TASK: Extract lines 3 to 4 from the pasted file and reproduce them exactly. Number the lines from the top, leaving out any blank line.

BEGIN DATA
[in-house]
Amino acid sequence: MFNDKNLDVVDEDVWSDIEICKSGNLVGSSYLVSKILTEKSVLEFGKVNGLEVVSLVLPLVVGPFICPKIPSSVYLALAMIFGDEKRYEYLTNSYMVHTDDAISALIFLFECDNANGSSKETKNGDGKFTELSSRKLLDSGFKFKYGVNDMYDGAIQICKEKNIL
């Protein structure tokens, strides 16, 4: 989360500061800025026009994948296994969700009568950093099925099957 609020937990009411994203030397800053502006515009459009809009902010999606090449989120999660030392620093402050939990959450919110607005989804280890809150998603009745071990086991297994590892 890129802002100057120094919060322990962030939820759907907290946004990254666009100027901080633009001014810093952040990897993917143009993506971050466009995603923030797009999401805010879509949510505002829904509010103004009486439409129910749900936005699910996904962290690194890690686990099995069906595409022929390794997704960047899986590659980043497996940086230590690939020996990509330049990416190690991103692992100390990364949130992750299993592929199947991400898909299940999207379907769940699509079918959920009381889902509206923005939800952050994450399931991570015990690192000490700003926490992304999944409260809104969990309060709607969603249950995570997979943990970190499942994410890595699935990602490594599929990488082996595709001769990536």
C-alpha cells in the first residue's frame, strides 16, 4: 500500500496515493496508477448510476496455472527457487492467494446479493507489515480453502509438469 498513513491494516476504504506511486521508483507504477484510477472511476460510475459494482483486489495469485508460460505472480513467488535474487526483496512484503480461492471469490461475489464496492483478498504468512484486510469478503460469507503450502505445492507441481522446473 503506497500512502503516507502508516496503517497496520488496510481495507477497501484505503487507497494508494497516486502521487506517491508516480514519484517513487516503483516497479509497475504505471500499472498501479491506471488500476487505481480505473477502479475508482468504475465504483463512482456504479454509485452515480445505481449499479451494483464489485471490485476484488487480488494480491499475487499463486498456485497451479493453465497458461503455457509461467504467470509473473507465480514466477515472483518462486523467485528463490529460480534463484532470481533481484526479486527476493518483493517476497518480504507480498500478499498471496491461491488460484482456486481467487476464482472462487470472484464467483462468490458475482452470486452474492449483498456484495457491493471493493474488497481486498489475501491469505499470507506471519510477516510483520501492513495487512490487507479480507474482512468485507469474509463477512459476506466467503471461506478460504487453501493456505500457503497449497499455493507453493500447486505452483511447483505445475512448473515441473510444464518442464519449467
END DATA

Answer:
């Protein structure tokens, strides 16, 4: 989360500061800025026009994948296994969700009568950093099925099957 609020937990009411994203030397800053502006515009459009809009902010999606090449989120999660030392620093402050939990959450919110607005989804280890809150998603009745071990086991297994590892 890129802002100057120094919060322990962030939820759907907290946004990254666009100027901080633009001014810093952040990897993917143009993506971050466009995603923030797009999401805010879509949510505002829904509010103004009486439409129910749900936005699910996904962290690194890690686990099995069906595409022929390794997704960047899986590659980043497996940086230590690939020996990509330049990416190690991103692992100390990364949130992750299993592929199947991400898909299940999207379907769940699509079918959920009381889902509206923005939800952050994450399931991570015990690192000490700003926490992304999944409260809104969990309060709607969603249950995570997979943990970190499942994410890595699935990602490594599929990488082996595709001769990536």
C-alpha cells in the first residue's frame, strides 16, 4: 500500500496515493496508477448510476496455472527457487492467494446479493507489515480453502509438469 498513513491494516476504504506511486521508483507504477484510477472511476460510475459494482483486489495469485508460460505472480513467488535474487526483496512484503480461492471469490461475489464496492483478498504468512484486510469478503460469507503450502505445492507441481522446473 503506497500512502503516507502508516496503517497496520488496510481495507477497501484505503487507497494508494497516486502521487506517491508516480514519484517513487516503483516497479509497475504505471500499472498501479491506471488500476487505481480505473477502479475508482468504475465504483463512482456504479454509485452515480445505481449499479451494483464489485471490485476484488487480488494480491499475487499463486498456485497451479493453465497458461503455457509461467504467470509473473507465480514466477515472483518462486523467485528463490529460480534463484532470481533481484526479486527476493518483493517476497518480504507480498500478499498471496491461491488460484482456486481467487476464482472462487470472484464467483462468490458475482452470486452474492449483498456484495457491493471493493474488497481486498489475501491469505499470507506471519510477516510483520501492513495487512490487507479480507474482512468485507469474509463477512459476506466467503471461506478460504487453501493456505500457503497449497499455493507453493500447486505452483511447483505445475512448473515441473510444464518442464519449467